It is my belief, then, that the Faith & Film blog furthers the evangelistic work we have been commissioned for, specifically because it introduces non-Christians to a form of faith exploration which always points back to the Gospel message, but also entertains. As many of you know, I do not shy away from explaining the full Gospel message, here at the blog. For just as the Apostle Paul proclaimed that he is “not ashamed of the Gospel”, because of its unique power to save all of us, I too believe that the whole unadulterated truth of the Gospel must be shared. This blog, therefore, is culturally relevant, but does not compromise upon the Gospel message in its attempts to reach all for glory of God, and the salvation of the lost.
Prior to reaching out to those who do not yet know the Lord, however, we must first grasp the importance of learning to position ourselves spiritually, so that we might hear God speak to us even as we watch the films noted here on the blog, or indeed suitable others. For as you and I are both aware, God’s Spirit has been known to speak to people through purely “aesthetic experiences”, including that of “shared meals”, or perhaps the “awesome beauty of nature”. As a result, the Faith & Film blog exists to help Christians facilitate opportunities for film-watching, discussion, and Bible reading, for within which God is more than able to reveal something of himself to Christians and non-Christians alike.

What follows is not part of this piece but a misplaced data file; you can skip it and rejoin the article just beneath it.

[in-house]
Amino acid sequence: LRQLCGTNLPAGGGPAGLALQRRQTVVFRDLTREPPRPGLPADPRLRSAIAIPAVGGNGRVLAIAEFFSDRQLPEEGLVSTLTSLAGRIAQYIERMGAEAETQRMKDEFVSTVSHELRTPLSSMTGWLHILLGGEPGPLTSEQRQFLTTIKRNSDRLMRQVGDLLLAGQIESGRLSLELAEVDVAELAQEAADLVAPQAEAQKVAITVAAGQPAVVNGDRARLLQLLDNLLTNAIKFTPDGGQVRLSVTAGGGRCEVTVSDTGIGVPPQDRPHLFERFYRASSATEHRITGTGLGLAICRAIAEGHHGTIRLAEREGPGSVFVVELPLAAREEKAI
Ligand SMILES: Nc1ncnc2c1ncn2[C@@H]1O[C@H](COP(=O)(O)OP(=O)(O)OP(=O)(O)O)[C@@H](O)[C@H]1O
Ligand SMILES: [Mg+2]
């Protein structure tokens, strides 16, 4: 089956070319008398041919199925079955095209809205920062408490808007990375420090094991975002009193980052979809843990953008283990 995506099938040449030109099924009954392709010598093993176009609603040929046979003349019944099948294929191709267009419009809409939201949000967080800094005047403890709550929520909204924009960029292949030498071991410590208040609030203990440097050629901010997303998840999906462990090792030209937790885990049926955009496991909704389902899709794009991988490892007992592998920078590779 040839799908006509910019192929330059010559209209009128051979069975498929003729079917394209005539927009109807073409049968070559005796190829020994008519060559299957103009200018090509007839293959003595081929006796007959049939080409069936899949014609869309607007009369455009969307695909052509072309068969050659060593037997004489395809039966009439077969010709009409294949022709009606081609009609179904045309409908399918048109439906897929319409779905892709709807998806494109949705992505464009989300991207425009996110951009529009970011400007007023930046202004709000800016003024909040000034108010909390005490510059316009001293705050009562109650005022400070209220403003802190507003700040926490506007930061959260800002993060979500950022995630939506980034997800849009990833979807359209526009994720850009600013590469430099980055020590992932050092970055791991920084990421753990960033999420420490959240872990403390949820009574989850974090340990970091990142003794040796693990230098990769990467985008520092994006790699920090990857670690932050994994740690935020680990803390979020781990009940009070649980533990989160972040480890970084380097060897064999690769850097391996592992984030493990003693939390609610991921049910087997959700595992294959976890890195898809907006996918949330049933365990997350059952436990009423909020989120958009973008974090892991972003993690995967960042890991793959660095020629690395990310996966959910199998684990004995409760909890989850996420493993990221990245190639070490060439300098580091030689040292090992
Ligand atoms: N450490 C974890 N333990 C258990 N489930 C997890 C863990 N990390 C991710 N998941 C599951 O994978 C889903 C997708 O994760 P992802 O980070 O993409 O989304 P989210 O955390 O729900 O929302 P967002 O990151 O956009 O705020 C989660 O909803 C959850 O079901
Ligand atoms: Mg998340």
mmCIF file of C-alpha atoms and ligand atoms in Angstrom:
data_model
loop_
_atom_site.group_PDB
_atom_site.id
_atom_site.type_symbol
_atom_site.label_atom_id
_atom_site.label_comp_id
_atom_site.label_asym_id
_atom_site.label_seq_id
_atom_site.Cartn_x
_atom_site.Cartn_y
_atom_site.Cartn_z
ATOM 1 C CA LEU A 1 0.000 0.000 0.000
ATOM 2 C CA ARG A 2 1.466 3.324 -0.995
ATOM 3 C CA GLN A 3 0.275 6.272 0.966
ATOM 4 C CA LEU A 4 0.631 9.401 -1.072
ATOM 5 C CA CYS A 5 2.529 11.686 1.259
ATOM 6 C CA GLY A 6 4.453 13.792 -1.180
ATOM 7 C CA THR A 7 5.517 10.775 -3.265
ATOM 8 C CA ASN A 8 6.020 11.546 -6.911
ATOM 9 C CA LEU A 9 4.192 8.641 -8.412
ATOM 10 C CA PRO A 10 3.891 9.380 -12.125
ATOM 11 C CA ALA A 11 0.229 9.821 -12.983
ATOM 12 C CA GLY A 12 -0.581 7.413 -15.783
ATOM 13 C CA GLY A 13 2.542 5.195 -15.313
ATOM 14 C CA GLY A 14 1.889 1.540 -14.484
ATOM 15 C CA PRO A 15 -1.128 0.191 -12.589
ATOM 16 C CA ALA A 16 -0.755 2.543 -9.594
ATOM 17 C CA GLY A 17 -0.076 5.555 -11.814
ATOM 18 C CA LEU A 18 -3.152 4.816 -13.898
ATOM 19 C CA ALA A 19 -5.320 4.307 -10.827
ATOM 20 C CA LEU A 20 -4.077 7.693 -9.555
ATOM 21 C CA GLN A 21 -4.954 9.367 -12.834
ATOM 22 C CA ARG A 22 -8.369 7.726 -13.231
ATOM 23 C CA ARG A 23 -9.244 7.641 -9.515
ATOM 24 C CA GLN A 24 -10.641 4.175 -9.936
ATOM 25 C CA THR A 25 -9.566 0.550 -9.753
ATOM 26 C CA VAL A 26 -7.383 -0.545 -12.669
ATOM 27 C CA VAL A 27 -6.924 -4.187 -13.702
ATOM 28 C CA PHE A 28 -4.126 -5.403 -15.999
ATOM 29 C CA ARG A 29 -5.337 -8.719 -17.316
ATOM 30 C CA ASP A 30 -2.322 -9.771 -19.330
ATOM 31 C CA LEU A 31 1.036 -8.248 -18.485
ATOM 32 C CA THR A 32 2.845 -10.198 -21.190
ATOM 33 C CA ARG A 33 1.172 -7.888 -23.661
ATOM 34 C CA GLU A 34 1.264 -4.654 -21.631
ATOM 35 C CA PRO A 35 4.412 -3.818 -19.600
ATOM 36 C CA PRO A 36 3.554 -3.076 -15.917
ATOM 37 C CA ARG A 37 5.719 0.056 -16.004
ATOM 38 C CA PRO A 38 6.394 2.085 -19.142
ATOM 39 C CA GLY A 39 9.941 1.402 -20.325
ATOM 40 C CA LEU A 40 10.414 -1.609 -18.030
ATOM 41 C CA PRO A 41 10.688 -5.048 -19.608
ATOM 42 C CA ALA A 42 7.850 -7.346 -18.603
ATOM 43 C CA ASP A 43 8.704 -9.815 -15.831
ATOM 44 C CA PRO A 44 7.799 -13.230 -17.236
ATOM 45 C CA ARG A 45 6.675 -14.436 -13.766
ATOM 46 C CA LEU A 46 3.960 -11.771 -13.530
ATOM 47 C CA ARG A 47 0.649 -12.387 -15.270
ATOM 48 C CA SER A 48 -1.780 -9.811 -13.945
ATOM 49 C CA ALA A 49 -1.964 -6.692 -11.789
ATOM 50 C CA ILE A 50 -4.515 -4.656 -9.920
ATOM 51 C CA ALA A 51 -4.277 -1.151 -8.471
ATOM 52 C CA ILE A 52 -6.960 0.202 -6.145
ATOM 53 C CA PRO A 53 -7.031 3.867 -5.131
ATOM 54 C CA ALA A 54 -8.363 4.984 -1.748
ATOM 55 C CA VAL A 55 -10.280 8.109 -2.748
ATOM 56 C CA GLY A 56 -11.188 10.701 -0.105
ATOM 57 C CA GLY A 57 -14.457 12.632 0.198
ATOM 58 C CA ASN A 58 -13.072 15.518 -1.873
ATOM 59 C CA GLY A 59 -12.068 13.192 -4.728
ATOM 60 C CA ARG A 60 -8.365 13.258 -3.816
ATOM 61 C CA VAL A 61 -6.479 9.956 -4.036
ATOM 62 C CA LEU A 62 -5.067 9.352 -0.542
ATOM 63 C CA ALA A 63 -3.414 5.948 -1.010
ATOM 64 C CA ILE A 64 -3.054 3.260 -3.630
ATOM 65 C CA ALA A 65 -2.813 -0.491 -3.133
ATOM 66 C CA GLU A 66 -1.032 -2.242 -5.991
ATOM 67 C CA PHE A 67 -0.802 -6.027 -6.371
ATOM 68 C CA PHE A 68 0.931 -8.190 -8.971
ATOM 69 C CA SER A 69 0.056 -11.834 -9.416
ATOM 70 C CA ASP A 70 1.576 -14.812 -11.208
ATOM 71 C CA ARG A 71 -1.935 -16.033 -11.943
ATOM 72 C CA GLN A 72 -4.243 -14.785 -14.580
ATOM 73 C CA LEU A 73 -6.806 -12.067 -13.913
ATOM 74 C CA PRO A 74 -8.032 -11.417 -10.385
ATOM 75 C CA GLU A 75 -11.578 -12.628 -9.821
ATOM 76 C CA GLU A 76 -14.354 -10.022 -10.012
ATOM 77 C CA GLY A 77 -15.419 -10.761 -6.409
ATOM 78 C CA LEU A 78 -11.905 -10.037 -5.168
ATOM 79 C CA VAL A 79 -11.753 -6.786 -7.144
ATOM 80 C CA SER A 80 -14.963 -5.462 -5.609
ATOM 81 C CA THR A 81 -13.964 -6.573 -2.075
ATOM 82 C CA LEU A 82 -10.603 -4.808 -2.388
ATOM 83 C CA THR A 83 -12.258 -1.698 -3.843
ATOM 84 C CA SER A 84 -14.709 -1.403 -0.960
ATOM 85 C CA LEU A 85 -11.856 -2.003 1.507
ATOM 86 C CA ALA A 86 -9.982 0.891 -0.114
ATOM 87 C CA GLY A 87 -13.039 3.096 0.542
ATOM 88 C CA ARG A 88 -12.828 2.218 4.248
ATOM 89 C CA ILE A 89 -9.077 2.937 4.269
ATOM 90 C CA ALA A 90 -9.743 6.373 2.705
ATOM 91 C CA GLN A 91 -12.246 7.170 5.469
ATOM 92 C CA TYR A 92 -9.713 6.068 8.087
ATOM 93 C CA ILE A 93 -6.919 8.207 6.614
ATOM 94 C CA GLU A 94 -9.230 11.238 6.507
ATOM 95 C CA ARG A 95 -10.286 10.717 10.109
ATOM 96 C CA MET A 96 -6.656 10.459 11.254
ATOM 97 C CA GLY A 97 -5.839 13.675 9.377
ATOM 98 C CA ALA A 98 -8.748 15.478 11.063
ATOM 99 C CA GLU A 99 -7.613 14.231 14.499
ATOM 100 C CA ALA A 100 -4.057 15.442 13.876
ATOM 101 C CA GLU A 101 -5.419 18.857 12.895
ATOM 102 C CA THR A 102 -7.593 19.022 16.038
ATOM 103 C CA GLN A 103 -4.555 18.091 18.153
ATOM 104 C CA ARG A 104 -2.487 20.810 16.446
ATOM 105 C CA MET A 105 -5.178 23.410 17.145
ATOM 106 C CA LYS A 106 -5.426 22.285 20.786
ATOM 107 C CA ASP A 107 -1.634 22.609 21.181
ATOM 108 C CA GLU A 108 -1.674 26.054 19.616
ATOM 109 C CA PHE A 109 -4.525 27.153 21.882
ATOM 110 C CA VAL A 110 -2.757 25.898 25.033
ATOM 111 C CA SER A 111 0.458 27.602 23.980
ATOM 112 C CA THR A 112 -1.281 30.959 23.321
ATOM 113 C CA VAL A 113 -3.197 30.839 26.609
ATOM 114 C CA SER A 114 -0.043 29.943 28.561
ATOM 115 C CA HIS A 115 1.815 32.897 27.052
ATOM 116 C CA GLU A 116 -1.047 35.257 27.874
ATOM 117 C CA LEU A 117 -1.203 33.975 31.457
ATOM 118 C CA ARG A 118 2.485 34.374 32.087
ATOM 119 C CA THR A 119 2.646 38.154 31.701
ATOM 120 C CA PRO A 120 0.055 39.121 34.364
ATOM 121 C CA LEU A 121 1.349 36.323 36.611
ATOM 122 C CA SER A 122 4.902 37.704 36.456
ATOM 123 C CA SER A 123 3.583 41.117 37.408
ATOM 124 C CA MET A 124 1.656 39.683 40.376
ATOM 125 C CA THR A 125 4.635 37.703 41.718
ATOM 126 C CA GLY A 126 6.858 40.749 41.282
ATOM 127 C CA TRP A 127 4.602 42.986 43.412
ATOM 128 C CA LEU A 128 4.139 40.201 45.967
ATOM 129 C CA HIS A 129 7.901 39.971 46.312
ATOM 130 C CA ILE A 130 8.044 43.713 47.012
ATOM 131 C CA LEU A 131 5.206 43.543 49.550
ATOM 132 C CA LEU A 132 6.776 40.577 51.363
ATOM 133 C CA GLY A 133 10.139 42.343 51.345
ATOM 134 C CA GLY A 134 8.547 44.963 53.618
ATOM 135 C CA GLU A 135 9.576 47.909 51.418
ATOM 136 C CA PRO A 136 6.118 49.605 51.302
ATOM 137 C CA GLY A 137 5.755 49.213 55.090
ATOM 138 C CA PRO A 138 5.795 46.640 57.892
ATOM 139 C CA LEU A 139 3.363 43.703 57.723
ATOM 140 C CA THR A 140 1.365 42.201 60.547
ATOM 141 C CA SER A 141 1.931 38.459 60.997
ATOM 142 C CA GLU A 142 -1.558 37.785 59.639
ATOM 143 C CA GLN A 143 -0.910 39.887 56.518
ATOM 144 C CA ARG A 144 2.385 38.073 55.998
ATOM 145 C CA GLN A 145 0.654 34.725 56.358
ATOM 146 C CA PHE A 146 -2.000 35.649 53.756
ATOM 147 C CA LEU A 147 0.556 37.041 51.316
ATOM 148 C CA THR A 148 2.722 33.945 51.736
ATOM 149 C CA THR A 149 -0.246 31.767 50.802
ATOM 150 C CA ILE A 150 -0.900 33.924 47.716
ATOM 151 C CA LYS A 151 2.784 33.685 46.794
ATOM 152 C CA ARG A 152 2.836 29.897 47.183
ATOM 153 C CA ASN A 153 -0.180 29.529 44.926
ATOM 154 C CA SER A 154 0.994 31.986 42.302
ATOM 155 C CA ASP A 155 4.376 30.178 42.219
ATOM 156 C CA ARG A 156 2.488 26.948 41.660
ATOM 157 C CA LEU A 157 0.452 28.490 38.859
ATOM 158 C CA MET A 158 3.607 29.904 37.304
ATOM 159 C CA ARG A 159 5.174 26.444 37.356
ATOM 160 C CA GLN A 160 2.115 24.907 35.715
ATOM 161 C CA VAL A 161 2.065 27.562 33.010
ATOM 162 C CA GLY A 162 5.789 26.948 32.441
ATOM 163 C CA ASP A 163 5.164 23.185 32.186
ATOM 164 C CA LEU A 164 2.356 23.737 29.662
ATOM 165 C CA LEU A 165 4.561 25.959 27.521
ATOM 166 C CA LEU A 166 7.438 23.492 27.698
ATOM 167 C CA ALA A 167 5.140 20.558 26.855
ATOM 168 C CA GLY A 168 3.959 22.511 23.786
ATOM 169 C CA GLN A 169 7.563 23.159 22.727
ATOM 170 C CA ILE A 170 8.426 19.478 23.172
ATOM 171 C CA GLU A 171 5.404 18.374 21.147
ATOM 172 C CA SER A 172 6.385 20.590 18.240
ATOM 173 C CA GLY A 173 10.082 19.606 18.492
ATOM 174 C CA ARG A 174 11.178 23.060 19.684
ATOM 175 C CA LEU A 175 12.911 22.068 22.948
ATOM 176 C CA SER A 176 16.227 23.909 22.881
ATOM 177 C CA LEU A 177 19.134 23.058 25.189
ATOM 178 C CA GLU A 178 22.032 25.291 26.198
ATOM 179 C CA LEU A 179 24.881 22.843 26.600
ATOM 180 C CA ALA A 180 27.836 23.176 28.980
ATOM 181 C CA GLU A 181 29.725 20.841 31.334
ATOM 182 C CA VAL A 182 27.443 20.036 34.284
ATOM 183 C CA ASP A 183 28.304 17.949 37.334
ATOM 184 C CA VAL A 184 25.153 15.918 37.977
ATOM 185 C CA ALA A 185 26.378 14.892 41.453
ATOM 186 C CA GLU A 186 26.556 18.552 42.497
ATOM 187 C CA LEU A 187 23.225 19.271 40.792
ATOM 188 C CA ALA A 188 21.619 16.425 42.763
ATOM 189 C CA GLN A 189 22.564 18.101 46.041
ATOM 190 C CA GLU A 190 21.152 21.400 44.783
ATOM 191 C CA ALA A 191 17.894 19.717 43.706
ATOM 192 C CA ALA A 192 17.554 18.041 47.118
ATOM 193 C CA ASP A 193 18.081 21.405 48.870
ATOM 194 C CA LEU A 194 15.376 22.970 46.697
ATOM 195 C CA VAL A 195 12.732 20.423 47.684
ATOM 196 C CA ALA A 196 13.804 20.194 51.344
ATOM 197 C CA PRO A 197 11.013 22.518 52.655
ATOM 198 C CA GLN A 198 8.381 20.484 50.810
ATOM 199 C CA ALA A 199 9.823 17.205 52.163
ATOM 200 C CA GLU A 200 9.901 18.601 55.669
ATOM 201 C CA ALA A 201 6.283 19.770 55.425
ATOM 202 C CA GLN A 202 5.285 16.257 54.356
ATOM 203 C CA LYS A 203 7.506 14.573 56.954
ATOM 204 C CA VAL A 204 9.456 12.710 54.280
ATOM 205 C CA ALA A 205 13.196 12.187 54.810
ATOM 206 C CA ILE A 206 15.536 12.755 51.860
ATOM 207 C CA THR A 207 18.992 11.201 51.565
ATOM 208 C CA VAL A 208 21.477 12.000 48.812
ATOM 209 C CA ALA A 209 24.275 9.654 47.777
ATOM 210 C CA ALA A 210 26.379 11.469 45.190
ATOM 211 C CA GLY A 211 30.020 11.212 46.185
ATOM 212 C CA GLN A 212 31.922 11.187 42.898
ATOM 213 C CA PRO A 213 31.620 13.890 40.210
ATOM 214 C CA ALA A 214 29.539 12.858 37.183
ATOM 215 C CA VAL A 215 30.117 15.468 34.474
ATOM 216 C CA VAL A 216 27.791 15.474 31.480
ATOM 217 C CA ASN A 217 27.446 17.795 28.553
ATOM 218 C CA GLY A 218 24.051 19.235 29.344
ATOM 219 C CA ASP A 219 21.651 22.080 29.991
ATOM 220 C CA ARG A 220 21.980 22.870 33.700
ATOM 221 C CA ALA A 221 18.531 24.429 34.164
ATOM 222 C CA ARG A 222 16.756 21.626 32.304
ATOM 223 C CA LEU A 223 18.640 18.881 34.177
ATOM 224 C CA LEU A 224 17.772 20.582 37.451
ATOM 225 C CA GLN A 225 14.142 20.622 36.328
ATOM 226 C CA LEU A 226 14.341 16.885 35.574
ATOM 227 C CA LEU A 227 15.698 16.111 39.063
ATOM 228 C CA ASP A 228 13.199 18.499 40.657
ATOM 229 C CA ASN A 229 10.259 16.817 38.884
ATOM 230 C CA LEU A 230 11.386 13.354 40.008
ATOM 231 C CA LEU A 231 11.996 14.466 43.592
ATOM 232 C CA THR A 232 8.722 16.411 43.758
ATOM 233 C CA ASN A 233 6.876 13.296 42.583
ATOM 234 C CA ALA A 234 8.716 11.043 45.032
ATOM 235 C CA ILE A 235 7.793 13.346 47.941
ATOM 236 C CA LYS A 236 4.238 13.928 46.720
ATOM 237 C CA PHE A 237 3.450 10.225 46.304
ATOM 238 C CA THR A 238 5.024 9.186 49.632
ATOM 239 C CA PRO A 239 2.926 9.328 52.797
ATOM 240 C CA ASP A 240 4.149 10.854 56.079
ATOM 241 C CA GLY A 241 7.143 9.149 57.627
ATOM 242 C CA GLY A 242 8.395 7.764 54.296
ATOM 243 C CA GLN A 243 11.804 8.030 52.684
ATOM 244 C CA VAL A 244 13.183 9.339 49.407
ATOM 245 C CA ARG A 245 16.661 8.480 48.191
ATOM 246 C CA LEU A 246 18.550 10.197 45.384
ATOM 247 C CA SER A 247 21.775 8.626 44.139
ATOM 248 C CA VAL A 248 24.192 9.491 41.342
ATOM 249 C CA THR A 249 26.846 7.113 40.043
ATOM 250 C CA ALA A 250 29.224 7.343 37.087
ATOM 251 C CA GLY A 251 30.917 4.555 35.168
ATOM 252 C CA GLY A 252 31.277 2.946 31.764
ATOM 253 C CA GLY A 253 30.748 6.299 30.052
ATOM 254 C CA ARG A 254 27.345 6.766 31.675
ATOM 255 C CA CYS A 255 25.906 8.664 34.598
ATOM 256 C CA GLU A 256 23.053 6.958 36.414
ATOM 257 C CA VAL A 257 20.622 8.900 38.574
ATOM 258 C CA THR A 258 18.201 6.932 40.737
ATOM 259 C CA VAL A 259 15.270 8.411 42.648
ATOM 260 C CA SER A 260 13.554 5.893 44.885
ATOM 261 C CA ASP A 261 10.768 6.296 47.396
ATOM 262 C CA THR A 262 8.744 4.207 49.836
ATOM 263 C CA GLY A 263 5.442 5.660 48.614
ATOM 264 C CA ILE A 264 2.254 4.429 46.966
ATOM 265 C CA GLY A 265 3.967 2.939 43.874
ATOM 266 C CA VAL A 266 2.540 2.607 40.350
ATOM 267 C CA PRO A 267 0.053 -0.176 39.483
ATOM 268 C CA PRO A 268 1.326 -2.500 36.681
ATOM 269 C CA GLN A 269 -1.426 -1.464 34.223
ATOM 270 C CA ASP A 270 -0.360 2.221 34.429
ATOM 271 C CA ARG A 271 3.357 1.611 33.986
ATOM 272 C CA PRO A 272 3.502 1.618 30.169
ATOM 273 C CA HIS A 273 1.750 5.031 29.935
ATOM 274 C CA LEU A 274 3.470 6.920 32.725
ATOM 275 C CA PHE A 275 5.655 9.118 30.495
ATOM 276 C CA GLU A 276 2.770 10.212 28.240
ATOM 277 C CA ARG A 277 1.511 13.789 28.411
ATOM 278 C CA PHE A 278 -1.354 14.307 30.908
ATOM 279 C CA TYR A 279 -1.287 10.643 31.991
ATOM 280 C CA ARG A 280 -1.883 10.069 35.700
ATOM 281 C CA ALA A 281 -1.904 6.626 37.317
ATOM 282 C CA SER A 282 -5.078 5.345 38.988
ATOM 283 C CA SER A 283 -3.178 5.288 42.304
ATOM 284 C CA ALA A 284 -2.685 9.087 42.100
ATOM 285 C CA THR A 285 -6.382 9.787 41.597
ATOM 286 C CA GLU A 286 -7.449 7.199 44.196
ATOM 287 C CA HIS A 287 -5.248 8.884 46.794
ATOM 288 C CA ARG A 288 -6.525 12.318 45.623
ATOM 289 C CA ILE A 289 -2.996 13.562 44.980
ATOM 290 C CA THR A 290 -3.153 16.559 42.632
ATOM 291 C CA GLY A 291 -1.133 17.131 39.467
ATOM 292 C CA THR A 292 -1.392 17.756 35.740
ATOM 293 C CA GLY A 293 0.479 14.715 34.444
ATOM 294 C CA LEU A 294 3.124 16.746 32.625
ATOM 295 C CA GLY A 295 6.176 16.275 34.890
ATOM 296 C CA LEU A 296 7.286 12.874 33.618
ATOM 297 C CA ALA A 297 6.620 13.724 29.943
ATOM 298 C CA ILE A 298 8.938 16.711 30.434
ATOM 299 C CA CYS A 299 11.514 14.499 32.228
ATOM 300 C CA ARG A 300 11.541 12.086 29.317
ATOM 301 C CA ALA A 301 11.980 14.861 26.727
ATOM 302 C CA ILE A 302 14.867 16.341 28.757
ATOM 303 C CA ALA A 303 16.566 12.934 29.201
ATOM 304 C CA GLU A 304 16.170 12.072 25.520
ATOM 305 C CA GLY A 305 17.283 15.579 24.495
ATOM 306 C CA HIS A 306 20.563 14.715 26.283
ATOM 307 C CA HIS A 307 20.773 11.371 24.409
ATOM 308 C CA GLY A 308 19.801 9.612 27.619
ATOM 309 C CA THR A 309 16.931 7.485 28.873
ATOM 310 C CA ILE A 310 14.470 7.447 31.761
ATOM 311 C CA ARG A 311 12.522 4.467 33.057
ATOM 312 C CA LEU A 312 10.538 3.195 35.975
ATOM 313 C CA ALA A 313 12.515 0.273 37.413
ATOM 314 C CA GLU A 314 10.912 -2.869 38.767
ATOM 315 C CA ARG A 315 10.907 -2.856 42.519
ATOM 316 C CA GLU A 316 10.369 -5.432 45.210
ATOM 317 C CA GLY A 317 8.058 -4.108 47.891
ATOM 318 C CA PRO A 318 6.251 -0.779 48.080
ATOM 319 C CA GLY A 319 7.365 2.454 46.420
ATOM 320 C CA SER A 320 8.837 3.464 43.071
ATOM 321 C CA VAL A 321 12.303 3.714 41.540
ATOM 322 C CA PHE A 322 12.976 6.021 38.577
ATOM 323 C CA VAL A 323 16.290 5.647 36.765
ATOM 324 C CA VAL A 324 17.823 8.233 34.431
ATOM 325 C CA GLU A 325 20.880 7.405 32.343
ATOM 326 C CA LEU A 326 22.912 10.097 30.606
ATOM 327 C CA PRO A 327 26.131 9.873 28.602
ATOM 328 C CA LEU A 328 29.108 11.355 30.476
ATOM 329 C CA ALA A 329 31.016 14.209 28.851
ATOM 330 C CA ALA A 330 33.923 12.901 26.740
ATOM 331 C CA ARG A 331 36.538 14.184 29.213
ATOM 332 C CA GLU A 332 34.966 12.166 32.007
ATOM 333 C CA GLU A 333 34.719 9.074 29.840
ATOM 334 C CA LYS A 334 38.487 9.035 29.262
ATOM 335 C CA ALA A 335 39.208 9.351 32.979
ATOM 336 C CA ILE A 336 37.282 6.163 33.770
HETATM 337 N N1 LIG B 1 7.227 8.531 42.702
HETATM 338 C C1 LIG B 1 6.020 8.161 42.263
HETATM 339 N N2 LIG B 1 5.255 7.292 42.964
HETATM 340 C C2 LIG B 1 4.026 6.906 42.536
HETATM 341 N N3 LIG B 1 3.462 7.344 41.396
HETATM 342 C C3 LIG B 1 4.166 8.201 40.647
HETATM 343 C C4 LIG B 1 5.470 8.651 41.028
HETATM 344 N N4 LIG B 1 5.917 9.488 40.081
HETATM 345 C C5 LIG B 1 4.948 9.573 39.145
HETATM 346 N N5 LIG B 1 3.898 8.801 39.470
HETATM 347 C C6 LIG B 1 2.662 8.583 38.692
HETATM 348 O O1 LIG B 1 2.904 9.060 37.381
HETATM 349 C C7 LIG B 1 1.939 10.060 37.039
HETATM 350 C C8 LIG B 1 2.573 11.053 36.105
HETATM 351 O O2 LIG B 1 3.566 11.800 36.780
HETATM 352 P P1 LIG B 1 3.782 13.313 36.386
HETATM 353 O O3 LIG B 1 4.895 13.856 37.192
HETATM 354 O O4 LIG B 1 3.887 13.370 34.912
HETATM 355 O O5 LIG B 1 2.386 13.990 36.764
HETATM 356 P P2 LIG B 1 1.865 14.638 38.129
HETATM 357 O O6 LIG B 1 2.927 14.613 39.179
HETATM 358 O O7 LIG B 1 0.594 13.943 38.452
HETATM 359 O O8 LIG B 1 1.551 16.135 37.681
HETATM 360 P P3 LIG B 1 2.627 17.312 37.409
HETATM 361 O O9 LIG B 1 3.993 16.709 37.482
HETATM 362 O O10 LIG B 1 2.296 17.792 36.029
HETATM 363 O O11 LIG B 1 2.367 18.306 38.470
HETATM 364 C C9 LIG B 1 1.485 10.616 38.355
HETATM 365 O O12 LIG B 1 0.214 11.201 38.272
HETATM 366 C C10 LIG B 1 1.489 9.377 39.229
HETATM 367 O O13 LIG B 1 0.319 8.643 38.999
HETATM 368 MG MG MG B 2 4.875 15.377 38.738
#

We know and trust that the Lord does not “speak in a whisper” or from a “dark corner” that is easy to miss, or attempt to deceive us. Rather, the Lord’s “transmitter” is not faulty, but it is “our receiving equipment” which often “leaves a lot to be desired”. John 3 informs us that the wind “blows where it chooses” and is detectable, yet we “do not know where it comes from” or “where it goes”. In this exchange with Nicodemus, Jesus is describing the Holy Spirit and its ability to move and rest upon whoever, whenever. Its unpredictability means that we “cannot command the Spirit of God to speak to us” at any given time, just because we feel like it. We therefore cannot confirm that as we watch a film and discuss it with friends, that God’s Holy Spirit will always be speaking to us. Yet, we do know that “where two or three are gathered” in the name of Jesus, He will be “among them” and we can trust that if God intends to speak to anyone in a given moment, He may indeed use culture to achieve that. This should encourage us to actively wet our fingers, hold them up high in the air and keep them there to “feel for the Spirit’s wind”, so that we might hear from God. But put simply, it involves praying before watching a film with others, and throughout, so that we might welcome in God’s still, small voice. And, as I have encouraged readers many times before, we can do so using this example of prayer: